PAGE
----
Top U.S. House of Representatives from the Foreign Affairs Committee called on Prime Minister Narendra Modi to address a joint meeting of Congress during a visit to Washington in June this year. Invitations to address the Senate and House are considered a great honor. There have been only two in the past year: Pope Francis, on September 24, and Japanese Prime Minister Shinzo Abe, on April 29, 2015.
The invitation would be a sharp turnaround for a leader who was once barred from the United States over massacres of Muslims. In 2002, when Modi had just become Gujarat’s chief minister, more than 1,000 people, mostly Muslims, were killed in sectarian riots in the state. The administration of President George W. Bush denied Modi a visa in 2005 under a 1998 U.S. law barring entry to foreigners who have committed “particularly severe violations of religious freedom.”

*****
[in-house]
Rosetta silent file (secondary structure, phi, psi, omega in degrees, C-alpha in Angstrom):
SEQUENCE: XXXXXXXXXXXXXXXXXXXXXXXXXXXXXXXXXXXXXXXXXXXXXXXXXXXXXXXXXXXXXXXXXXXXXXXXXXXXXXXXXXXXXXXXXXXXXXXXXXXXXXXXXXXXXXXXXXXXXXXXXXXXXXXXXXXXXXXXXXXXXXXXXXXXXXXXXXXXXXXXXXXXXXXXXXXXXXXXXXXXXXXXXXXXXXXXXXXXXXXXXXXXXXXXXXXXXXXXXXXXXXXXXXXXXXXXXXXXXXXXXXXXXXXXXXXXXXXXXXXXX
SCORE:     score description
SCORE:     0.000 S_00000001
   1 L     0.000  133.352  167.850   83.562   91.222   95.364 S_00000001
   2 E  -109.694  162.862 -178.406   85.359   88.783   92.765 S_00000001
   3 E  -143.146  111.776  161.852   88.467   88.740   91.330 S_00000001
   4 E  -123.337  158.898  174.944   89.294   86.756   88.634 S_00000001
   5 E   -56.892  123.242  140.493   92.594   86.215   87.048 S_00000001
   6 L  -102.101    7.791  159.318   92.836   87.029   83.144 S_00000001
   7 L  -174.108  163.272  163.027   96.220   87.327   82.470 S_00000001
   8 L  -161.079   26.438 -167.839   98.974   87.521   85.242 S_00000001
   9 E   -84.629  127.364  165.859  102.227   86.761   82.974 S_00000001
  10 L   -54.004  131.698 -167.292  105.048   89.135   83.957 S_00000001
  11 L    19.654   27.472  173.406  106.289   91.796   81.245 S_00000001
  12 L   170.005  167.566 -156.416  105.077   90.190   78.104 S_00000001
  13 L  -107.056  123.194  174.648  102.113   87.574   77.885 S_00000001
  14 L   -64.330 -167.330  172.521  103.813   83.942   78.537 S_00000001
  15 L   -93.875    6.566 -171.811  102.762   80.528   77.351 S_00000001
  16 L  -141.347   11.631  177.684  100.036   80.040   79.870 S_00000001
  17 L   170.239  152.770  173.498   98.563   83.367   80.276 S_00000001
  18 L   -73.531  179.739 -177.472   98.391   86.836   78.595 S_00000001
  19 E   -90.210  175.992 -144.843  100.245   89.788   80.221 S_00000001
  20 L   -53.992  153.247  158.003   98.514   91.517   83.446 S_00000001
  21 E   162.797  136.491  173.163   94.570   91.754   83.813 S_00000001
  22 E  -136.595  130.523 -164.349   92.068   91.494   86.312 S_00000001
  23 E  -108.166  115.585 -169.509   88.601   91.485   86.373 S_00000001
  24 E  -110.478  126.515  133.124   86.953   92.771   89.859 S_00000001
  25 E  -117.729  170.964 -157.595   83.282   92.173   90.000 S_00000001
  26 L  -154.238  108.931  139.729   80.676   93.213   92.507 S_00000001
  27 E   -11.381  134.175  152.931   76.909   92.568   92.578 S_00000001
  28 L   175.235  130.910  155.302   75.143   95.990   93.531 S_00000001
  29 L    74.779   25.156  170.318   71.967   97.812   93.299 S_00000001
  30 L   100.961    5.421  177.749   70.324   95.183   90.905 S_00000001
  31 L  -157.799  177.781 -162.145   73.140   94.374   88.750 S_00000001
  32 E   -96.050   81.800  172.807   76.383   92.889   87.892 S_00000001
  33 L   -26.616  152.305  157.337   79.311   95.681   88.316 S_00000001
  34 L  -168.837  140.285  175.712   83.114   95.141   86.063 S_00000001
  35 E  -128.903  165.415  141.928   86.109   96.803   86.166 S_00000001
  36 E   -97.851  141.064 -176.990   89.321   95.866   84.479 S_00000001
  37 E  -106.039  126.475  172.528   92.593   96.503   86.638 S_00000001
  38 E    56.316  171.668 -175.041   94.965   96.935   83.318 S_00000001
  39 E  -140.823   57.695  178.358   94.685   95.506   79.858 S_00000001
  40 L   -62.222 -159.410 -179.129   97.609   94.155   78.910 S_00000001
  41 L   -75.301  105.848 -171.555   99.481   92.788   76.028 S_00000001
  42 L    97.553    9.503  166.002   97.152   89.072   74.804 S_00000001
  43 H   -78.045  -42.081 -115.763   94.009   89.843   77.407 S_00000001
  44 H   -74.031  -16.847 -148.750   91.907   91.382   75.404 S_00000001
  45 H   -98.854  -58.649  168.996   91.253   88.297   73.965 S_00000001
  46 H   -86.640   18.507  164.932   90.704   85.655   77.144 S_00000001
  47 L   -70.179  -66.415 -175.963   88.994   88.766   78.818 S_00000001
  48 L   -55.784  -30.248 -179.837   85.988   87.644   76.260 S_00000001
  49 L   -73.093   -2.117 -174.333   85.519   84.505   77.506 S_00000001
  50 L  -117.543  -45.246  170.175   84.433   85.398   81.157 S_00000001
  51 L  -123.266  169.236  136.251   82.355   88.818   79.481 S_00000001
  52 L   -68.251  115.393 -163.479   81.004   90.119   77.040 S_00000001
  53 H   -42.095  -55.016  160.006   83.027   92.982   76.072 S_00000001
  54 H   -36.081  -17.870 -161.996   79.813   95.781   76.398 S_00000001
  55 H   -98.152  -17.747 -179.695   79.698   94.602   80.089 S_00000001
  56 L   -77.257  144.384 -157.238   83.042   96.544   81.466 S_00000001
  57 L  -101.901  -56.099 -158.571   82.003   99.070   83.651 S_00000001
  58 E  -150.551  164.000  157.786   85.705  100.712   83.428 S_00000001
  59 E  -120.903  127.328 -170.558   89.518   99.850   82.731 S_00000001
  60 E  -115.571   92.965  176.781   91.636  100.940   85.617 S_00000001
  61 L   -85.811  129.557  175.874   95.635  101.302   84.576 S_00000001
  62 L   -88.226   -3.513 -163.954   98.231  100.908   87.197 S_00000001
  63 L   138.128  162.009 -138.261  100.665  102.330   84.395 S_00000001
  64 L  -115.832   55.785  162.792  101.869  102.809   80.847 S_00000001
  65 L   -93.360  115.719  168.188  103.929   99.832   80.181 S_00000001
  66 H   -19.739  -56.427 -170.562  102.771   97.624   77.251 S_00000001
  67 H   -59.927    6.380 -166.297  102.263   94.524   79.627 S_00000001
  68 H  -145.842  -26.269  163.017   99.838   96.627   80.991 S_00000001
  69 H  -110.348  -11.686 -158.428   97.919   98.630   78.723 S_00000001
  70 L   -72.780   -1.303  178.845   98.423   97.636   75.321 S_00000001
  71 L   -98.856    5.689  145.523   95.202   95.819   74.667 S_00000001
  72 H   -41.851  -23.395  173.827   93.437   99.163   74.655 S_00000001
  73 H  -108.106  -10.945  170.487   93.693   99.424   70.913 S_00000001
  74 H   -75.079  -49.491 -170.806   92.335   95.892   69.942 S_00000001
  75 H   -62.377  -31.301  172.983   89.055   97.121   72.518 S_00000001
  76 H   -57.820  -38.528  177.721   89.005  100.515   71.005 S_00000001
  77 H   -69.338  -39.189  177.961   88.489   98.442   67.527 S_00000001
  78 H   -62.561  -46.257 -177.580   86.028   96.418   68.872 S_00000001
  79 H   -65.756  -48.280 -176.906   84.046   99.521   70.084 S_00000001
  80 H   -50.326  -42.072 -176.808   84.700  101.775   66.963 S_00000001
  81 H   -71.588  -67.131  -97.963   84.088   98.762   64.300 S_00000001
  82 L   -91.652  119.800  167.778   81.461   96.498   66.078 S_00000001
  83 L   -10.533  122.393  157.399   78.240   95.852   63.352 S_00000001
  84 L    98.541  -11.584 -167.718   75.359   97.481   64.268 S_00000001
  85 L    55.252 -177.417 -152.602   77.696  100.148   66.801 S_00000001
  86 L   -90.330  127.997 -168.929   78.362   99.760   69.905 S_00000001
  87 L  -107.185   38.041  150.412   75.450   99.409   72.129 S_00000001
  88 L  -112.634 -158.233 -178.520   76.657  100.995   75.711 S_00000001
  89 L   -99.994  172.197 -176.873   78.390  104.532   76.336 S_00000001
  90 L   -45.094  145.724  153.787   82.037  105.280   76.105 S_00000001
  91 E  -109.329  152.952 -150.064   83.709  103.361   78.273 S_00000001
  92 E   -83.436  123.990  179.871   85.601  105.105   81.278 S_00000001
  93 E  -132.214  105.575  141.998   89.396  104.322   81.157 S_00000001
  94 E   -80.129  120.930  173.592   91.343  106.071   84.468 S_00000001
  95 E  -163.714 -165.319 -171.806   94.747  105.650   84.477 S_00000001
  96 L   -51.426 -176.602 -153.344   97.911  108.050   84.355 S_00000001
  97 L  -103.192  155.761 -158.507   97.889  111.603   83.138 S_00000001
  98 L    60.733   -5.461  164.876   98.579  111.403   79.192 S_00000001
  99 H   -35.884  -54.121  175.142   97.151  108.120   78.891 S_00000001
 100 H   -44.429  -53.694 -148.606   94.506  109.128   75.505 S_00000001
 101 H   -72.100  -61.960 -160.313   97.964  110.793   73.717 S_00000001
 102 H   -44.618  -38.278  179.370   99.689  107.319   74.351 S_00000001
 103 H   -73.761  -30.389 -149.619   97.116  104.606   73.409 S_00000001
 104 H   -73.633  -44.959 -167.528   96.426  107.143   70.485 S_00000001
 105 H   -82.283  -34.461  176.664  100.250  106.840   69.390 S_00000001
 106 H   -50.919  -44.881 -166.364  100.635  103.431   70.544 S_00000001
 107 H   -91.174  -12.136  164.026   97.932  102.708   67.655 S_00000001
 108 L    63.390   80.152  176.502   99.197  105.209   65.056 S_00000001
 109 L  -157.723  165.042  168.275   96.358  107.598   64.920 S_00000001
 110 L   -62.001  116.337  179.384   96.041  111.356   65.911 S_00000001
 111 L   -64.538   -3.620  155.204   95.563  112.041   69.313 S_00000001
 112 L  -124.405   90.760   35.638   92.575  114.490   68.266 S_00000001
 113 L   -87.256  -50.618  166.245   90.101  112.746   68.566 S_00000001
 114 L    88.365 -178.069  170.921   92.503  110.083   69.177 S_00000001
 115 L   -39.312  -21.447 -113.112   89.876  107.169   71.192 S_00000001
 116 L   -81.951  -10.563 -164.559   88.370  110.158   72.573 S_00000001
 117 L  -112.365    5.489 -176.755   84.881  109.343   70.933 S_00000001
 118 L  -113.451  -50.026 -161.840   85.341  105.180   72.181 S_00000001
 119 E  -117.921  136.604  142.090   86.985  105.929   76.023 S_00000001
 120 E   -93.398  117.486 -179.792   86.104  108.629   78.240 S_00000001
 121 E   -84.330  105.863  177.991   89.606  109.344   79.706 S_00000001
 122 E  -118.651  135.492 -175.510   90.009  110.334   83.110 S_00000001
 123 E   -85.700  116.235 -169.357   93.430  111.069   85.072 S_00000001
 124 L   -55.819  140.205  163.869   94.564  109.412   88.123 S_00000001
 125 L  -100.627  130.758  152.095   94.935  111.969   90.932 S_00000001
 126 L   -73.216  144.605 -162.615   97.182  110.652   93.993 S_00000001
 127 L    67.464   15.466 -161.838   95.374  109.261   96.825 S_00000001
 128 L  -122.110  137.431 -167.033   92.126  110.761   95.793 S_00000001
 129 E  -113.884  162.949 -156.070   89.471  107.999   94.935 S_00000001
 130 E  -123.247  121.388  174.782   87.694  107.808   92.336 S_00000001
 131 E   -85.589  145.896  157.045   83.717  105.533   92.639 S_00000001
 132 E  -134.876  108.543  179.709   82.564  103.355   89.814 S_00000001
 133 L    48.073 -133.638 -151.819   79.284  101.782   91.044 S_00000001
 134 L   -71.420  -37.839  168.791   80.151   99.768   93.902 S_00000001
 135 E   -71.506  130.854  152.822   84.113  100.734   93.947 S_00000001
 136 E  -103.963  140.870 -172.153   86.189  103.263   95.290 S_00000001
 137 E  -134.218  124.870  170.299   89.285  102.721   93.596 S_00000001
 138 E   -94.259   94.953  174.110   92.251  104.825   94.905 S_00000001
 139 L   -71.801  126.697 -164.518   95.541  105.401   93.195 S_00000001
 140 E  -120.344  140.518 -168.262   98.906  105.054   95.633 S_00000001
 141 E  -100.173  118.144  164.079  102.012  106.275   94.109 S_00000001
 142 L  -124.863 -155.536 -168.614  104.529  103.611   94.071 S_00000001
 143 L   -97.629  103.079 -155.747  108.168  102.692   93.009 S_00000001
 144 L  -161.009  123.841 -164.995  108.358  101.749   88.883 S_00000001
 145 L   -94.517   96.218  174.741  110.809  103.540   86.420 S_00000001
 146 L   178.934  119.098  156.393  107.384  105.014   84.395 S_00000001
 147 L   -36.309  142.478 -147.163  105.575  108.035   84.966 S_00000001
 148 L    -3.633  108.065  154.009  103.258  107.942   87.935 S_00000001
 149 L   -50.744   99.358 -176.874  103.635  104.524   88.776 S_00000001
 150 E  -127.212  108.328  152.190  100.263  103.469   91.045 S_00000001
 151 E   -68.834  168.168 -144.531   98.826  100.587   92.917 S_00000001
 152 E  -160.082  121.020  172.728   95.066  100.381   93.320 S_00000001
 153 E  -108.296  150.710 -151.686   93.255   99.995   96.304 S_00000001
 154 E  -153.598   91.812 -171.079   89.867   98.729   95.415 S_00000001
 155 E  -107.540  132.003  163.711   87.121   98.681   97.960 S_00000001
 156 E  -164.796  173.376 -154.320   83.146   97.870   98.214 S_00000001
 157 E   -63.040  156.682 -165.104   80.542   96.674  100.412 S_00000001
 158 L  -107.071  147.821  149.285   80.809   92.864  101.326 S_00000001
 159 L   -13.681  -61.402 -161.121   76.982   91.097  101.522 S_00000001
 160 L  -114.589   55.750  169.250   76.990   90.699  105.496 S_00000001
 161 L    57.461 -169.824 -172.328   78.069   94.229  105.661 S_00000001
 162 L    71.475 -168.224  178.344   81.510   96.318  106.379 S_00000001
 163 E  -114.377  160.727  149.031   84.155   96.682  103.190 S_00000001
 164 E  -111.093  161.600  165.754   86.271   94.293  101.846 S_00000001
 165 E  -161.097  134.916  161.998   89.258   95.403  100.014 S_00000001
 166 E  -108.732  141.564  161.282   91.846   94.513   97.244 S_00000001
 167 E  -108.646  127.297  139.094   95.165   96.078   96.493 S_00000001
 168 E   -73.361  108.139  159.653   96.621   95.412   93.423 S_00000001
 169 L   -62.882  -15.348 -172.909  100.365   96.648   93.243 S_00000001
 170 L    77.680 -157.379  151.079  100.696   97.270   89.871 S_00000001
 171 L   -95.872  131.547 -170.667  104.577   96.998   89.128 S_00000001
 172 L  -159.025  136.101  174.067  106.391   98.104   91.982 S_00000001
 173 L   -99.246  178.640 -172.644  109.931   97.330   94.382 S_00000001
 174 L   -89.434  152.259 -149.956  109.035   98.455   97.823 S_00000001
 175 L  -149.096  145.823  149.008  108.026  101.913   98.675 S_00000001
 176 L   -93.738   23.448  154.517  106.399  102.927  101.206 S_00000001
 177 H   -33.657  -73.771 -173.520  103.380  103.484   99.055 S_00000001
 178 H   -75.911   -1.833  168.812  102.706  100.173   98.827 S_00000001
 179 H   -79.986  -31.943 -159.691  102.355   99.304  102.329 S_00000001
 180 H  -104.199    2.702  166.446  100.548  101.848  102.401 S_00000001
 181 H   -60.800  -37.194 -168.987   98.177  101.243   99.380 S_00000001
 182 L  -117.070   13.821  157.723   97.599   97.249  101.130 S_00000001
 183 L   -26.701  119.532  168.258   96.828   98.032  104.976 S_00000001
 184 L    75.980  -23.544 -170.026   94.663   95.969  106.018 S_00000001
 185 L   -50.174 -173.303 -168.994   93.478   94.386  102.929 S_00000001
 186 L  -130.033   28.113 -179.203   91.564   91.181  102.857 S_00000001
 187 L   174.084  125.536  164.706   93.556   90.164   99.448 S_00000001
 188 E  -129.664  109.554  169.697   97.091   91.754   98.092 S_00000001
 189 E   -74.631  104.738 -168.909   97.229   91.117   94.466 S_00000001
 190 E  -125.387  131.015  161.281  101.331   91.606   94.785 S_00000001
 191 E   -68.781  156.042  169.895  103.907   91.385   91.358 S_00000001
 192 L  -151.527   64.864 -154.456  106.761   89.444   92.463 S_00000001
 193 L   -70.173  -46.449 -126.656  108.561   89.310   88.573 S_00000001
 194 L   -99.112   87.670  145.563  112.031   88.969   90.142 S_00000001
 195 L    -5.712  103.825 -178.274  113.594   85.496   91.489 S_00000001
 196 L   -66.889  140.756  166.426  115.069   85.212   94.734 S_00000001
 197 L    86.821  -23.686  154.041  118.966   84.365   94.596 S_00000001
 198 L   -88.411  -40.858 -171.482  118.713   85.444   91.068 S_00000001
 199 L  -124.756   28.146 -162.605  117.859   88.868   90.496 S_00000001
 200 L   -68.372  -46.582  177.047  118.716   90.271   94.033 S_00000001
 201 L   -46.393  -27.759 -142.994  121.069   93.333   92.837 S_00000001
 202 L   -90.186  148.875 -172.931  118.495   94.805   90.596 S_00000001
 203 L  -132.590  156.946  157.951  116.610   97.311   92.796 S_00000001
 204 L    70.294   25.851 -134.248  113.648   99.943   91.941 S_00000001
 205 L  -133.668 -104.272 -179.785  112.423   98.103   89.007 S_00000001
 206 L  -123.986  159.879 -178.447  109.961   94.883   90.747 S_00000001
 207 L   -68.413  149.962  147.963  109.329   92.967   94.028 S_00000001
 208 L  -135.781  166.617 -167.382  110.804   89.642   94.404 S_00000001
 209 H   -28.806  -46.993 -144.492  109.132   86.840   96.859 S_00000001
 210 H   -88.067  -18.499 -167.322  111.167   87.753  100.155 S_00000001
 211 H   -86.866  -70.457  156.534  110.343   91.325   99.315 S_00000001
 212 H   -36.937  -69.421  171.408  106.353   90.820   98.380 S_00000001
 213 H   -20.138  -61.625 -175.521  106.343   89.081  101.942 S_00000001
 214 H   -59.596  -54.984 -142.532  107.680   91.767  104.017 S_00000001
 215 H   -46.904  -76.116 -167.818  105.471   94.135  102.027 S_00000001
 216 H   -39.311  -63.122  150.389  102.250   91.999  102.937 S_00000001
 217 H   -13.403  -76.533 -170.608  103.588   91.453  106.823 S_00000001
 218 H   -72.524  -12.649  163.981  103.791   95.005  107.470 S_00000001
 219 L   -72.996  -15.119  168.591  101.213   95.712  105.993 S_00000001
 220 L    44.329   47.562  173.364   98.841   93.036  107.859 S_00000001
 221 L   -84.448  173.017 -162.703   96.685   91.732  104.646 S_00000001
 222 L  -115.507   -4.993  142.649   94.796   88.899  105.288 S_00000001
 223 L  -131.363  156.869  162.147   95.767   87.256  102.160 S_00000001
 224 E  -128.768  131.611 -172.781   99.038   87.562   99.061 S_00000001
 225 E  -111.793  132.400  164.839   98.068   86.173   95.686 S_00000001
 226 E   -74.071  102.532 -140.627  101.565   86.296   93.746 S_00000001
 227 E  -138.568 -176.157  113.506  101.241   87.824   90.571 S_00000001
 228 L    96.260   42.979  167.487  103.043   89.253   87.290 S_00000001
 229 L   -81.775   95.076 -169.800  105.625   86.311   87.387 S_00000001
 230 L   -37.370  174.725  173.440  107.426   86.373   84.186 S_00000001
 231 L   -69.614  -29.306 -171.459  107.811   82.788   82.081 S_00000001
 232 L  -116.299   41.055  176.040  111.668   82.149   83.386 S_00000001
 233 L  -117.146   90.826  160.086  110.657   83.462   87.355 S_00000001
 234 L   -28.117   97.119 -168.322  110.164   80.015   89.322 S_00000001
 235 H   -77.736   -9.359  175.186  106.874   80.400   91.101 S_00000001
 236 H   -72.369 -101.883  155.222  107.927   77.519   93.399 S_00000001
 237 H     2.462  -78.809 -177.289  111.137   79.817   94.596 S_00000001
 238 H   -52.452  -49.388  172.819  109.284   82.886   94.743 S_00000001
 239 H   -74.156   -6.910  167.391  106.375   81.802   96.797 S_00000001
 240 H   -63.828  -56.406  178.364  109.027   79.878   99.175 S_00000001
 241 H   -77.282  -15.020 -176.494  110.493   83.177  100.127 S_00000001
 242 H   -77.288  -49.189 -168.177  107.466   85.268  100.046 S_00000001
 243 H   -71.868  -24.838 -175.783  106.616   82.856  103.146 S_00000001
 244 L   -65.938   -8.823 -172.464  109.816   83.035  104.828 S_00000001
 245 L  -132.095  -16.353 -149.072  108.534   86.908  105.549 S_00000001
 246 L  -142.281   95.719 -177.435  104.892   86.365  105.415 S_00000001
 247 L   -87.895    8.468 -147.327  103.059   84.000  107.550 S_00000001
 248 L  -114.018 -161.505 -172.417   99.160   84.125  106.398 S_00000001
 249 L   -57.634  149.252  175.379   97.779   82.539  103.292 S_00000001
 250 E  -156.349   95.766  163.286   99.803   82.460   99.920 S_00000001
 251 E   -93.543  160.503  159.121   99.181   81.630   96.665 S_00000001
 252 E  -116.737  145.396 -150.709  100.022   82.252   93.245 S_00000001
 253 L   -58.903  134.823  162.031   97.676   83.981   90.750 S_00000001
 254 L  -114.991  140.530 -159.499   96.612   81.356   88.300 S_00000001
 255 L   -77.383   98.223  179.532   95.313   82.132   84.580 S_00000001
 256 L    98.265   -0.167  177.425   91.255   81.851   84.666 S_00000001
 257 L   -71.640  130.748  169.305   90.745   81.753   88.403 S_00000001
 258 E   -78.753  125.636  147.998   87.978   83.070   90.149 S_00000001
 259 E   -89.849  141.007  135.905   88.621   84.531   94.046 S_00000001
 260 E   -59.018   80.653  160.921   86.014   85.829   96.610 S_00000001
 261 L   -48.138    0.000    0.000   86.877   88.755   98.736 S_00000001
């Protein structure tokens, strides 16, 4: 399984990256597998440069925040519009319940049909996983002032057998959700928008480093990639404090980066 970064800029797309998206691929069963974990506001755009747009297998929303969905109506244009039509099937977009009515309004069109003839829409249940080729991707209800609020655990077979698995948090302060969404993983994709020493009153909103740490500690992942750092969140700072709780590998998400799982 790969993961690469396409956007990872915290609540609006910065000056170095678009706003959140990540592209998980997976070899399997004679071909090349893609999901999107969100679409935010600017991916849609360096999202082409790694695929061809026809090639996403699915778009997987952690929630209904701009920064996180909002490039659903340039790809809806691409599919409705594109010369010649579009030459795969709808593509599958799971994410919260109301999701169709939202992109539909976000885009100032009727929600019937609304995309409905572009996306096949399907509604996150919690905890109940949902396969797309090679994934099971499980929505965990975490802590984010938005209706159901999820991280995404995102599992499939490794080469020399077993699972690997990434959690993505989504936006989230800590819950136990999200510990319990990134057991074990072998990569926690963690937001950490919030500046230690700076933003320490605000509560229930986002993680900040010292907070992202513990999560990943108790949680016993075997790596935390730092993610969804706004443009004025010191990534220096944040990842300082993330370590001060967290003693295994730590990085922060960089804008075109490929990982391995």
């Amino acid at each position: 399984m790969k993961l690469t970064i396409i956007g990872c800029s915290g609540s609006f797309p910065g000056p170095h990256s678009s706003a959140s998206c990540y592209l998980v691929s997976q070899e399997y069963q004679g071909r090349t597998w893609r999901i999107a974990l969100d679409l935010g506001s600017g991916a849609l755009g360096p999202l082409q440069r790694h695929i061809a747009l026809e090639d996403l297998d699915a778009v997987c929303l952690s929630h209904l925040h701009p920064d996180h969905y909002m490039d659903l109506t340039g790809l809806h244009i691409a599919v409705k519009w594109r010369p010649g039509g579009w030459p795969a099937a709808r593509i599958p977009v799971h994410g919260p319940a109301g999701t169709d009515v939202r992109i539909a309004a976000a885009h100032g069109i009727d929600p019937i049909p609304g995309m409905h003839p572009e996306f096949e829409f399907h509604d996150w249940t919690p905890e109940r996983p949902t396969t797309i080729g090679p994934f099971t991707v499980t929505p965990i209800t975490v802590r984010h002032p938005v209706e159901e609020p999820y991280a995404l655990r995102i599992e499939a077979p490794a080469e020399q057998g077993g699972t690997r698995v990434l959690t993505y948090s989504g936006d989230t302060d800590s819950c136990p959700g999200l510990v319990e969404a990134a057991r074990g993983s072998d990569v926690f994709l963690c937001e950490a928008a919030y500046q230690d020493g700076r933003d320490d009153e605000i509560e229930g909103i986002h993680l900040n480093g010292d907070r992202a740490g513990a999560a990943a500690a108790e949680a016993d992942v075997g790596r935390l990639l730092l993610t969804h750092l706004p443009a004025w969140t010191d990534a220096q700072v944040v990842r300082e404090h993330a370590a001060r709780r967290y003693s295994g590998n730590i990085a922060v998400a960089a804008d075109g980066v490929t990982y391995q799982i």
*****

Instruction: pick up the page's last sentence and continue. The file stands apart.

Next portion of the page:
“Given the depth of our relationship with India across a range of areas – defence, humanitarian and disaster relief, space cooperation, conservation and innovation – we believe this is an ideal opportunity for the Congress to hear directly from the prime minister,” Representatives Ed Royce, the Republican committee chairman, and Eliot Engel, the panel’s ranking Democrat, wrote to House Speaker Paul Ryan. The letter to Ryan was also signed by Republican Representative George Holding and Democrat Ami Bera, the co-chairmen of the Congress Caucus on India and Indian Americans. A spokeswoman for Ryan said she had no announcement at this time about whether Ryan would extend the invitation.